I think that this is another of those emerging trends which we will see find its way into the corporate environment. I can foresee teams, irrespective of their locations, engaging with their peers using this sort of micro-blogging constantly throughout the day. Many teams are doing this already through chat clients, but micro-blogging offers the benefit of creating a permanent record and all the functionality of the web (linking, syndicating, programmability and so on).


The current iterations of the technology are a bit klutzy, but like most things on the web, these move fast and the latest release offer some cool features. You can update via email, chat clients, and SMS and there are emerging services which will syndicate your postings to all your personal and social sites (check out as an example). I think this an emerging technology trend worth keeping an eye on.

Wednesday, June 04, 2008

Presentation today – Mobile Marketing for Financial Services

I had the pleasure of presenting today to the 14th Annual Rainmaker Marketing Symposium for Financial Services. My topic was the Evolving trends in Mobile Marketing, a topic I enjoy and was happy to get all fired up about. Feedback from the crowd was great and I have been told that the presentation should be available for public consumption on the RainmakerITV site sometime in the next few days for the entire world to see.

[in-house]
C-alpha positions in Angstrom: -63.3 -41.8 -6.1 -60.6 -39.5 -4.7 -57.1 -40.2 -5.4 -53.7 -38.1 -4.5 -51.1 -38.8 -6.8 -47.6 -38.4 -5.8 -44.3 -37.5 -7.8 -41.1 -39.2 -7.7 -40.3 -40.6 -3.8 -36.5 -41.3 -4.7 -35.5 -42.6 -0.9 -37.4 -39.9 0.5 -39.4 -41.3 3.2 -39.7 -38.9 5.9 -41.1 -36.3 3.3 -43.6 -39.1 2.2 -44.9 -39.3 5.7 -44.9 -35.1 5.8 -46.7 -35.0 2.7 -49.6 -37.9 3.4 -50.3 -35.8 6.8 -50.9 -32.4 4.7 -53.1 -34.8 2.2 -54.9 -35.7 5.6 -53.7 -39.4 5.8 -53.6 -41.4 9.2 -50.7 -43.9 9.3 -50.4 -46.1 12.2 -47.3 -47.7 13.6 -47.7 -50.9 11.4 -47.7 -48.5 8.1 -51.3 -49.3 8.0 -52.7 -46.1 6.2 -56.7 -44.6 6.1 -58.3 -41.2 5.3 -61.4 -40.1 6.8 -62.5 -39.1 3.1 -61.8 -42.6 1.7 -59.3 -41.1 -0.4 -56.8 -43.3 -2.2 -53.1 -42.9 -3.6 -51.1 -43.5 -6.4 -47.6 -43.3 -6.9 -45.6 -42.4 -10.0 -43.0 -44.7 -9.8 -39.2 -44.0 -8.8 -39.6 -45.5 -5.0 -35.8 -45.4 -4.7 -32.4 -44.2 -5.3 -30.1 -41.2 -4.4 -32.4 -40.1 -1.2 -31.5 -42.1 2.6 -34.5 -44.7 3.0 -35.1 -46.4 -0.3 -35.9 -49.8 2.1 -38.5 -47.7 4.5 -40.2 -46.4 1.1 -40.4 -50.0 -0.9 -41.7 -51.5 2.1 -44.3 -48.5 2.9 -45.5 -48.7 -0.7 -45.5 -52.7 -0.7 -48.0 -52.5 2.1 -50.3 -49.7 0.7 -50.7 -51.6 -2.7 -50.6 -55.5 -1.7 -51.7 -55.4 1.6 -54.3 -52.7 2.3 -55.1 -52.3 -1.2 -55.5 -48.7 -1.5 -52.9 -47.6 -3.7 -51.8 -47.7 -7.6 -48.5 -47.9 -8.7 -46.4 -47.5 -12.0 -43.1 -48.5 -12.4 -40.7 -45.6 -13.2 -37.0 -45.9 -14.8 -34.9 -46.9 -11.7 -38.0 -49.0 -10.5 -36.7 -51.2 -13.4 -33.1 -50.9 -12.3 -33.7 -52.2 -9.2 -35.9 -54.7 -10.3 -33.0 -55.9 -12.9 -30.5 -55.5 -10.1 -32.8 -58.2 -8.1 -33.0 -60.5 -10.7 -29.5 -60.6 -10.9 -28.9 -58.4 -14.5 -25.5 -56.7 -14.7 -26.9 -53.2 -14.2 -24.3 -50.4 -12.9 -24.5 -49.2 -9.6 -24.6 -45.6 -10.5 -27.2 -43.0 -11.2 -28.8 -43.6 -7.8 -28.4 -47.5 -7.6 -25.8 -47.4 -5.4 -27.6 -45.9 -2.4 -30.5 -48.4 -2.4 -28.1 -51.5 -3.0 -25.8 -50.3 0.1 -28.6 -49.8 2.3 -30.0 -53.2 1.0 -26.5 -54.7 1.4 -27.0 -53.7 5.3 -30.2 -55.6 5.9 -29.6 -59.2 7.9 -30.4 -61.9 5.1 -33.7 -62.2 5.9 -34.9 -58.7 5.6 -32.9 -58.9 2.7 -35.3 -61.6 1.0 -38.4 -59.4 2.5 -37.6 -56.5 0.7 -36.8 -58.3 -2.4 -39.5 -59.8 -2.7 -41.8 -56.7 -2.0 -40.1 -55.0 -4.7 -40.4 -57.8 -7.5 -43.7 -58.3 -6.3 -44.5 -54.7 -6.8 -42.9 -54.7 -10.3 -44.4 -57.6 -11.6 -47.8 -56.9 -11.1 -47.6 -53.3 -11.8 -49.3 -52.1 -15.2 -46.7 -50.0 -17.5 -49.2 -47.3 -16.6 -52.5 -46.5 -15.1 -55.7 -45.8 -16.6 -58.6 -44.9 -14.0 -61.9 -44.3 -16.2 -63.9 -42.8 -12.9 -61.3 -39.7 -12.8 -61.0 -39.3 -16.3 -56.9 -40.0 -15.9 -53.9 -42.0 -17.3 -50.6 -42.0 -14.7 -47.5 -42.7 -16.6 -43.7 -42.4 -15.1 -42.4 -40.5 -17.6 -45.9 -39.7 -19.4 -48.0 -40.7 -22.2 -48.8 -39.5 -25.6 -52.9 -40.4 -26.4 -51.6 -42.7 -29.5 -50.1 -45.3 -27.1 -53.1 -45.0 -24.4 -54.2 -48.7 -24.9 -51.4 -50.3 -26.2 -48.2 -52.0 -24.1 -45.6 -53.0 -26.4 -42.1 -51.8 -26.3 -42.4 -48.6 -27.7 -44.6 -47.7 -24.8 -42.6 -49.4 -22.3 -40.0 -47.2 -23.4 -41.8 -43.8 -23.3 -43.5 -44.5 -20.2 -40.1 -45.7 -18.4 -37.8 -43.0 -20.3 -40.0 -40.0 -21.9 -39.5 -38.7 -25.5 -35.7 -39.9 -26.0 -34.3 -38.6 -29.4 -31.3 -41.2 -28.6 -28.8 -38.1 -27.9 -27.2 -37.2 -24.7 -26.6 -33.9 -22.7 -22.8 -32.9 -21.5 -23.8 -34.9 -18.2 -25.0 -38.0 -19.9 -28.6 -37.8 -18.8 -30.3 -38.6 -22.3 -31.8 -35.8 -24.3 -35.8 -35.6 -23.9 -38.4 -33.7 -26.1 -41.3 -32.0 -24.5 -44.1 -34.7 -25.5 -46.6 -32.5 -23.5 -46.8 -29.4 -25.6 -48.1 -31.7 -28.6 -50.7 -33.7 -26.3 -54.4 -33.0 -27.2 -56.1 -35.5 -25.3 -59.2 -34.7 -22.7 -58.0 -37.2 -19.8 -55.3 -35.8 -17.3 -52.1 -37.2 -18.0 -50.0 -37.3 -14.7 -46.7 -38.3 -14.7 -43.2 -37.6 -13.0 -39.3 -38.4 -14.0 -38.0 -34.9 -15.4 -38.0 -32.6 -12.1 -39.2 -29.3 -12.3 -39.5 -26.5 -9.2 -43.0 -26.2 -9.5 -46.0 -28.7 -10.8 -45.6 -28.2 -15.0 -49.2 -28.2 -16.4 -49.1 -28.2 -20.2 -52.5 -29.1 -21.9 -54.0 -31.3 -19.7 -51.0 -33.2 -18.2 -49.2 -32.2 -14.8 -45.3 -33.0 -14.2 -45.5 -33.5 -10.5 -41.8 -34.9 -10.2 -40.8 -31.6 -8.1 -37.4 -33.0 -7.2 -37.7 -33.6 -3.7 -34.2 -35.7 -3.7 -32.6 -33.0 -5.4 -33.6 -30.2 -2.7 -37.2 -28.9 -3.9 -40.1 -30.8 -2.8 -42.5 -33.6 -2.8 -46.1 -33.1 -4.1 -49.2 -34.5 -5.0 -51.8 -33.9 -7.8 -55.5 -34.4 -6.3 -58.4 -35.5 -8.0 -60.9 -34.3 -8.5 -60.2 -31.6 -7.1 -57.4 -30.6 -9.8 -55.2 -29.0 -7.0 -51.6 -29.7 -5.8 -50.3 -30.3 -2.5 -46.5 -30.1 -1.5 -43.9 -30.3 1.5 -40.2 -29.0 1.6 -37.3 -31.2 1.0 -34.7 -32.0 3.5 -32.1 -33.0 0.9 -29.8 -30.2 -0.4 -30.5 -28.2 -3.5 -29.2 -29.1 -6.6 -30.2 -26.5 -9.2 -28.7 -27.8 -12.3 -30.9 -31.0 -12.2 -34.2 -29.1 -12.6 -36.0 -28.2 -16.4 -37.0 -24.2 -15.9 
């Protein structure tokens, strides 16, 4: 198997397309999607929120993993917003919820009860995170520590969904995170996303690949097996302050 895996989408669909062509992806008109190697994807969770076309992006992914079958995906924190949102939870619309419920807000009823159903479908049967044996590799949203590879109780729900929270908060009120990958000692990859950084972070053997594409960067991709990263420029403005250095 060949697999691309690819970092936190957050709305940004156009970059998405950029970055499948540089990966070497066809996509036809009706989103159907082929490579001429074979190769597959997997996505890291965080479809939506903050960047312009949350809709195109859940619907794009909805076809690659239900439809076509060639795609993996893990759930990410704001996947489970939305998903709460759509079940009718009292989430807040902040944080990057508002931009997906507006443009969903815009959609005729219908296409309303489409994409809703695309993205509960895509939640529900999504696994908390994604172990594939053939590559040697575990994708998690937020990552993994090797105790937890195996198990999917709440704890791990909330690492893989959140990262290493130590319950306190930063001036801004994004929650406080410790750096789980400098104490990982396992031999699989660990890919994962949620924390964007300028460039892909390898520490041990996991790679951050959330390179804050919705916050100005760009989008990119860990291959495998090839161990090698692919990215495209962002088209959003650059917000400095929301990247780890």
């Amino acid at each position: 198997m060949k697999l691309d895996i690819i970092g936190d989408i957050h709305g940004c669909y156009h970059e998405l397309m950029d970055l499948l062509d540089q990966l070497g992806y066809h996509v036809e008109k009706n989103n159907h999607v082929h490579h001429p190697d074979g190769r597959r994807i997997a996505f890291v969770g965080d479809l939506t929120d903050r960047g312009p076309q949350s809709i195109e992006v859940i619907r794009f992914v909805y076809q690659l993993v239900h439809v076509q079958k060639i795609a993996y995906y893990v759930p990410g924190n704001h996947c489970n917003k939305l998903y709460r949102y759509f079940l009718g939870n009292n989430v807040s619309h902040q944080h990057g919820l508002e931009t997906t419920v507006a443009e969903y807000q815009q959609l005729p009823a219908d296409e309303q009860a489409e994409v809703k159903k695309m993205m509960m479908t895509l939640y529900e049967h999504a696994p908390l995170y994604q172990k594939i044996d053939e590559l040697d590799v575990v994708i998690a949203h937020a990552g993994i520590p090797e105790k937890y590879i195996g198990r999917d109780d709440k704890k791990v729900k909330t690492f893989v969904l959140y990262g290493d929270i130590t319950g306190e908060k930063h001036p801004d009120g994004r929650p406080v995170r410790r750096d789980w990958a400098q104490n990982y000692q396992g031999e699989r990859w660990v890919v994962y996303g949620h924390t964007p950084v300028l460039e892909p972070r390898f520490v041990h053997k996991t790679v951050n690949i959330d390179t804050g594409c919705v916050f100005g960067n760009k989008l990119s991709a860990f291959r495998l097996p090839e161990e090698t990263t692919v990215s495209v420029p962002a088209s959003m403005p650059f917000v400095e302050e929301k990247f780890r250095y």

Check it out and I hope you enjoy it.

Sunday, May 25, 2008

Where, oh where, had my little blog gone?

Both readers have been in touch to let me know that they had missed my blogs and had noticed that I hadn’t posted since the start of the year. It was nice to know that someone cares and that both readers found value in the opinions and insights I share with them through this blog.

So, I guess you could say I have been a little busy over the last three or four months. Those of you who follow the company will know that we have had a fairly unusual and demanding few months. A combination of a fairly hefty ‘miss’ on the results for 2007 against the guidance which had been in the market, the immediate departure of our former CEO soon after and the mountain of work restructuring and moving the business forwards since then, has meant little time to devote to my blog. Sorry about that, but my mind has been fully engrossed with our team, customers and shareholders (equally focussed and equally important). Our share price has taken a pounding (what a market to release bad news into?) and we have had to deal with the obvious flow-on effects of disgruntled shareholders and the usual activity which ensues.